“The legitimate powers of government extend to such acts only as are injurious to others. But it does me no injury for my neighbor to say there are twenty gods, or no god. It neither picks my pocket nor breaks my leg.’’ – Thomas Jefferson
That Jefferson quote is among his best-known statements in favor of privacy and personal liberty. It’s unclear that our third president would have extended this logic to approving marriage for homosexual couples. But I would like to think he would.
As a straight, married man, gay marriage “neither picks my pocket nor breaks my leg,” and that leaves me no reason to oppose it. In fact, when one considers the range of personal, financial, and societal benefits offered by marriage, I think it should be available to as many people as possible.
The main reason for opposing gay marriage comes down to religion and, honestly, not much else. One does not have to dig very far into the websites of anti-gay marriage organizations to find passages that cite Bible verses or rely on a quasi-religious defense of “traditional values” to make their case.
As a religious liberty matter, there is nothing wrong with that. Individuals and churches are perfectly free to withhold their personal approval of gay marriage. No minister should ever be compelled to perform a gay wedding and no house of worship should be forced to host one.
However, legal arguments based on interpretations of God’s will are always a dead end in U.S. courts – and gay-marriage opponents know it.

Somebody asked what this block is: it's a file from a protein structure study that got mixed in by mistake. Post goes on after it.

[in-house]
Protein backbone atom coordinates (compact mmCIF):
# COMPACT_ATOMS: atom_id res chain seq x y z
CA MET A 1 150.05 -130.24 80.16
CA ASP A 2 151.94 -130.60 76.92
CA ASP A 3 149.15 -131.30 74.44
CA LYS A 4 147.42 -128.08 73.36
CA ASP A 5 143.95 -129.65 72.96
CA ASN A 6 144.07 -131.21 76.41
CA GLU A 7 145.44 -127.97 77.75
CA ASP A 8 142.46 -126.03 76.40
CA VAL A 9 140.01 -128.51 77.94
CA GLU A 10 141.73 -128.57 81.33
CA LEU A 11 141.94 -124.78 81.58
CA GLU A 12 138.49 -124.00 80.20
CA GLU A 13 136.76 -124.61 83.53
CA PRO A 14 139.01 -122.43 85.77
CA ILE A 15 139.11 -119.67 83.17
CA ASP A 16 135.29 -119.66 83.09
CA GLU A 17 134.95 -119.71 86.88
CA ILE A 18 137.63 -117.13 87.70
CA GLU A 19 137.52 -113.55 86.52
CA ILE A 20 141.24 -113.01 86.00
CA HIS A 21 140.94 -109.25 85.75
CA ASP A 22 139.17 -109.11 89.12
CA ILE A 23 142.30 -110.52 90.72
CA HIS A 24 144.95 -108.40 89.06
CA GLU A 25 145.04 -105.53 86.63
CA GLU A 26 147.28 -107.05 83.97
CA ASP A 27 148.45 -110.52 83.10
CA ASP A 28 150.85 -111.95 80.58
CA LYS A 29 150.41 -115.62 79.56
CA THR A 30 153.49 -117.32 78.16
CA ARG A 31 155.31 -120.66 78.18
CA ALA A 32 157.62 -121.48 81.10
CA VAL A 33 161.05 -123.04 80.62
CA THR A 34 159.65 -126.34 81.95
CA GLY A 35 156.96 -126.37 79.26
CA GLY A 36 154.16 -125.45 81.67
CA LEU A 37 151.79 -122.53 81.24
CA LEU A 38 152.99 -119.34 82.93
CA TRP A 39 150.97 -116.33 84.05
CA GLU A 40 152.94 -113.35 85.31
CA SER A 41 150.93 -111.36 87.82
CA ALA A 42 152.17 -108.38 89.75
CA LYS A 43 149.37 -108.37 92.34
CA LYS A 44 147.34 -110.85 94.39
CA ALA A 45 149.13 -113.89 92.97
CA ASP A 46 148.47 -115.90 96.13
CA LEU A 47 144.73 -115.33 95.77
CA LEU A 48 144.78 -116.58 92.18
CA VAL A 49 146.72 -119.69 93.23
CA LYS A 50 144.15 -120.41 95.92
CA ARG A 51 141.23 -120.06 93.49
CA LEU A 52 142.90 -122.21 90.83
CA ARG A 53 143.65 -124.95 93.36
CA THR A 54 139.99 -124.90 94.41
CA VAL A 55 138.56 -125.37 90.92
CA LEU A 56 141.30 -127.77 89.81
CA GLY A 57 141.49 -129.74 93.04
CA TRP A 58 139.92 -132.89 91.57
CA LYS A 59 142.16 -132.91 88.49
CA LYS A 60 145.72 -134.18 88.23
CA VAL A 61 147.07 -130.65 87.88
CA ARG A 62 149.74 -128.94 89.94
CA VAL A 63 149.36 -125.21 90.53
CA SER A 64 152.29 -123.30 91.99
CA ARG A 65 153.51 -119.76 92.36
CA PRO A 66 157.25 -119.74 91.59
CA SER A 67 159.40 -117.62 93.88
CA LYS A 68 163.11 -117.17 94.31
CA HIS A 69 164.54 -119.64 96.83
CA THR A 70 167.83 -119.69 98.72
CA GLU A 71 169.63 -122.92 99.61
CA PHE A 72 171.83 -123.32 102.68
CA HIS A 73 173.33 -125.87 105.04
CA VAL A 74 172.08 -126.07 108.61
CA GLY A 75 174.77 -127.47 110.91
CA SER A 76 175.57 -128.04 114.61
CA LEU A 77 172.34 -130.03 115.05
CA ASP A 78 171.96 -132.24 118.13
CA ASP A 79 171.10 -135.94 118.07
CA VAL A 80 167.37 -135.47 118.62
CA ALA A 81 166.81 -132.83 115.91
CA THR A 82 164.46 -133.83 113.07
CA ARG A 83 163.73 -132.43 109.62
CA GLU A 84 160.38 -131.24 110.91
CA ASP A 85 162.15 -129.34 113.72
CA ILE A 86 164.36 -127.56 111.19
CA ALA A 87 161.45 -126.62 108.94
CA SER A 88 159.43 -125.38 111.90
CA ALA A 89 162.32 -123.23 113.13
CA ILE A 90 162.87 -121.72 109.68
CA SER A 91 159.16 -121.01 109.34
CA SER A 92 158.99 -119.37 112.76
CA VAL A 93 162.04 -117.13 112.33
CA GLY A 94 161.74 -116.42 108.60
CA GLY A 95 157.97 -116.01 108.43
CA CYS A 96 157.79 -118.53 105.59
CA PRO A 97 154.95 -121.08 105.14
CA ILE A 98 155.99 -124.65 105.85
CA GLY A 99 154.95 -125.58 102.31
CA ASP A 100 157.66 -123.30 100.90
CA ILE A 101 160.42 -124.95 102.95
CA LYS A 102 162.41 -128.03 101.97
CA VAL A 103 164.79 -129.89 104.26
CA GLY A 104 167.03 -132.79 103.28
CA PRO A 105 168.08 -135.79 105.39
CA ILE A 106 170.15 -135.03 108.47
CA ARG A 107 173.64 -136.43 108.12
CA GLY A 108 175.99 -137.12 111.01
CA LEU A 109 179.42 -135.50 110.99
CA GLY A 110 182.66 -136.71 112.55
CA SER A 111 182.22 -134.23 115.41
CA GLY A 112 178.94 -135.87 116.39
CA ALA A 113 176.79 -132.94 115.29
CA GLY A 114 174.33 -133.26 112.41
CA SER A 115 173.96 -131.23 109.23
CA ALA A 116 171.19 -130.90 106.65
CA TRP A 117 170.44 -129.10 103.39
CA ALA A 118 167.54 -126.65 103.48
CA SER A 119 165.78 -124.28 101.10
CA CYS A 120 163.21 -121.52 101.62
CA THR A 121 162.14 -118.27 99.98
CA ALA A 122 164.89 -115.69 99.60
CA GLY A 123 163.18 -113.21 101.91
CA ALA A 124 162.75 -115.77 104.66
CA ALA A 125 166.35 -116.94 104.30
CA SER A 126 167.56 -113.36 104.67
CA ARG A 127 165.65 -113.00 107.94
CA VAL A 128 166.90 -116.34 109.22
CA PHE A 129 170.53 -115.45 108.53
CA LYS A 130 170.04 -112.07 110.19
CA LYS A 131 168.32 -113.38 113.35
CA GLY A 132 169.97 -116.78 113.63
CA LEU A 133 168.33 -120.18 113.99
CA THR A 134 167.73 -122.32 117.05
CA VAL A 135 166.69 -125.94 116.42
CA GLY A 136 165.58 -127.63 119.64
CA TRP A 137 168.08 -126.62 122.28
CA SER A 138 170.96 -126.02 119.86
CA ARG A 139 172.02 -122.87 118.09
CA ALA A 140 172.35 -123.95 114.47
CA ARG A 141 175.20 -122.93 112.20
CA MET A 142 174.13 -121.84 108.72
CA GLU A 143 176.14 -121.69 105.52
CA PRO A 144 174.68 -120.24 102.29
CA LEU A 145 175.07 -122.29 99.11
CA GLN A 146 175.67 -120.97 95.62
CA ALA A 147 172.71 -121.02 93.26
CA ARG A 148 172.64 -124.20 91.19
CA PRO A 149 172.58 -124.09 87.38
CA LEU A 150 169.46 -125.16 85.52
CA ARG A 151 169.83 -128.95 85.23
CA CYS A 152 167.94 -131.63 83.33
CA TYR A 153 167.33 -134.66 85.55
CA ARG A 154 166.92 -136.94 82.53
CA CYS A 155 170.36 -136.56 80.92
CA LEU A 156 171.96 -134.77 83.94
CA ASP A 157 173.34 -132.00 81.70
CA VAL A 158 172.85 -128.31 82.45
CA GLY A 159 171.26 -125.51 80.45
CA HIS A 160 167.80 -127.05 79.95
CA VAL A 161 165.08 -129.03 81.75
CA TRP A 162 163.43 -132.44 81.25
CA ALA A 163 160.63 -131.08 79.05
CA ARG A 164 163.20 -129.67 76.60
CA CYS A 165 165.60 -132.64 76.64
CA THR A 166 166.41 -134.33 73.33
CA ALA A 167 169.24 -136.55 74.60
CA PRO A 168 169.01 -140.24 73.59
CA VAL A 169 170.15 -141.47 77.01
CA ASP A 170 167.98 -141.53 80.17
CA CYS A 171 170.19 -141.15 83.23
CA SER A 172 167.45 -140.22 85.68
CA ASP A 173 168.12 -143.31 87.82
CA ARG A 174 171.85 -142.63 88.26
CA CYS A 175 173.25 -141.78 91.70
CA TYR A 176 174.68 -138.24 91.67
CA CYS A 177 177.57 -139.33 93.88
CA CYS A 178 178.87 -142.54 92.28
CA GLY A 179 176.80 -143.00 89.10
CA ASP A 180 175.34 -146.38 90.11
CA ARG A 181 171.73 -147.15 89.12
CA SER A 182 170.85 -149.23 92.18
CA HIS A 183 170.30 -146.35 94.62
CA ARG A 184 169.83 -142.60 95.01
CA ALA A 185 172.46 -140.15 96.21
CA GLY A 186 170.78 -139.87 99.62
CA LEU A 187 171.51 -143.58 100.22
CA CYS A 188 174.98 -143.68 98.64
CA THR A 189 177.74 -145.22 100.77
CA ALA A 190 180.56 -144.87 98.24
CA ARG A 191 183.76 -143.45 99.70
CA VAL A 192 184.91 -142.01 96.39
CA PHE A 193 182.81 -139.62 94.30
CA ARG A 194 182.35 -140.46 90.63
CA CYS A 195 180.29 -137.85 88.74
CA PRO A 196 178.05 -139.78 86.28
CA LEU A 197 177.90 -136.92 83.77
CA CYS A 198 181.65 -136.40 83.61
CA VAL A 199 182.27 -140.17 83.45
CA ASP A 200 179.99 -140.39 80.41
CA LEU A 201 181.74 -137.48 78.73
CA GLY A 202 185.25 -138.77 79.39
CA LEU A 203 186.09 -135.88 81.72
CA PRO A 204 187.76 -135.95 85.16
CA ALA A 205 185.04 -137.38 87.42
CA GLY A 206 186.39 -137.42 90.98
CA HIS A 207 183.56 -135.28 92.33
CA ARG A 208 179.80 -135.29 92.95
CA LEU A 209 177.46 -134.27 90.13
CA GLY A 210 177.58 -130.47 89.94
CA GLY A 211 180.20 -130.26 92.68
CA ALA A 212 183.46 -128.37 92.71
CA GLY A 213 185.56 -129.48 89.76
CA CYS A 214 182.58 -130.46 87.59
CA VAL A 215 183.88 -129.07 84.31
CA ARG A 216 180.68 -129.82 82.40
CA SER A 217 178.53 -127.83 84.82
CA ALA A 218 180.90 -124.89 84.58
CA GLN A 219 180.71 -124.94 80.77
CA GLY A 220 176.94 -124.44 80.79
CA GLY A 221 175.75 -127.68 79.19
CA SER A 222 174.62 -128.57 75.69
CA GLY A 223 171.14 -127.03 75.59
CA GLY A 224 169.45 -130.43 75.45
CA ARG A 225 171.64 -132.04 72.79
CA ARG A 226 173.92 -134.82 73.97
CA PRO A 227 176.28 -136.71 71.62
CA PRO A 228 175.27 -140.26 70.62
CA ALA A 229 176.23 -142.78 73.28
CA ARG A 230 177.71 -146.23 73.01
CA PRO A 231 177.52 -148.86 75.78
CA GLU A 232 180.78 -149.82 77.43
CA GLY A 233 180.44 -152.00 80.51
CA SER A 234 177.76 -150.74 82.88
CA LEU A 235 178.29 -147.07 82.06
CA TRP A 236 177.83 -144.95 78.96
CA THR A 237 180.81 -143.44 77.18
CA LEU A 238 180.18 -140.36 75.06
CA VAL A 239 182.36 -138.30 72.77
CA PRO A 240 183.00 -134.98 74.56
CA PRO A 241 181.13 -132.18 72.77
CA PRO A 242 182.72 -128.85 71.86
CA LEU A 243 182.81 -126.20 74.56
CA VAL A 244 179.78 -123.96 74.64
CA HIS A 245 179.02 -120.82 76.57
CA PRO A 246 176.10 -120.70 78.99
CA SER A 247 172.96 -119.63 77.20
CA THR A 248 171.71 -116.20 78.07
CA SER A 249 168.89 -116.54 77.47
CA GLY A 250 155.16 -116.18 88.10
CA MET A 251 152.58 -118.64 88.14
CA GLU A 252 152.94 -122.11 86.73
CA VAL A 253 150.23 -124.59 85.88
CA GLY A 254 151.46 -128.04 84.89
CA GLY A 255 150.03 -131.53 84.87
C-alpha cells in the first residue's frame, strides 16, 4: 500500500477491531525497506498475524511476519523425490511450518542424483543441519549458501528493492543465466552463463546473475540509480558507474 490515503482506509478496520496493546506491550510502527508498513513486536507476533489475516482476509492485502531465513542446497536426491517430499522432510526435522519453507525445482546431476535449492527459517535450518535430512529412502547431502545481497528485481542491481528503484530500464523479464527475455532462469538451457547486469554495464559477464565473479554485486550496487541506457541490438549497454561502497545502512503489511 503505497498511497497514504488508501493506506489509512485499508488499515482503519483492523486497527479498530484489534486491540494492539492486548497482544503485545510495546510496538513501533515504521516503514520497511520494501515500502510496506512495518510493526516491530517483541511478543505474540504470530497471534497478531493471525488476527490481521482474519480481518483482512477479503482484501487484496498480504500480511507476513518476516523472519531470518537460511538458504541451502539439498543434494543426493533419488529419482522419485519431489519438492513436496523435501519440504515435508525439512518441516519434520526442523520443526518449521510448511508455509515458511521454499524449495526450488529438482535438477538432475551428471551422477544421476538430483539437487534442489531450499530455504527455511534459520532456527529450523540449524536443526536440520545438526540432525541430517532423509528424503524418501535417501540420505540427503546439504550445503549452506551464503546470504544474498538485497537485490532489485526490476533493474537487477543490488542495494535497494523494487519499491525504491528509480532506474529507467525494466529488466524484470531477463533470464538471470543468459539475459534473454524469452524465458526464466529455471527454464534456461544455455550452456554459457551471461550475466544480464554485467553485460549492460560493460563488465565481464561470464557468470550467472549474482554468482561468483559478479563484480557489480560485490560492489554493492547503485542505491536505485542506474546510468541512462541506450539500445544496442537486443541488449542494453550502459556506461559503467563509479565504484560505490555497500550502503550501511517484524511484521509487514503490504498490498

That’s why, in the recent arguments before the U.S. Supreme Court, Charles J. Cooper, an attorney representing opponents of gay marriage, had to resort to arguing that the purpose of marriage is tied to procreation. If that is the case, Justice Elena Kagan asked, why do we allow people older than child-bearing age to tie the knot? Cooper did not have a good answer.
What became abundantly clear was that, stripped of its religious rationale, the legal case against gay marriage loses most of its power.
That’s not to say that the Supreme Court will declare gay marriage to be a Constitutional right. The justices appear disinclined to issue a sweeping ruling that would push the country too far, too fast. But, regardless of how the court rules, a swing in public opinion on the issue shows that history favors its supporters.
Given that reality, gay-marriage opponents might be better off abandoning its political and legal efforts in order to fight this culture-war battle where it belongs – in the culture.
Combating gay marriage from pulpits and around water coolers might not be any more successful than opposing it in the courts and legislatures. But, at least the conflict would be on the right battlefield.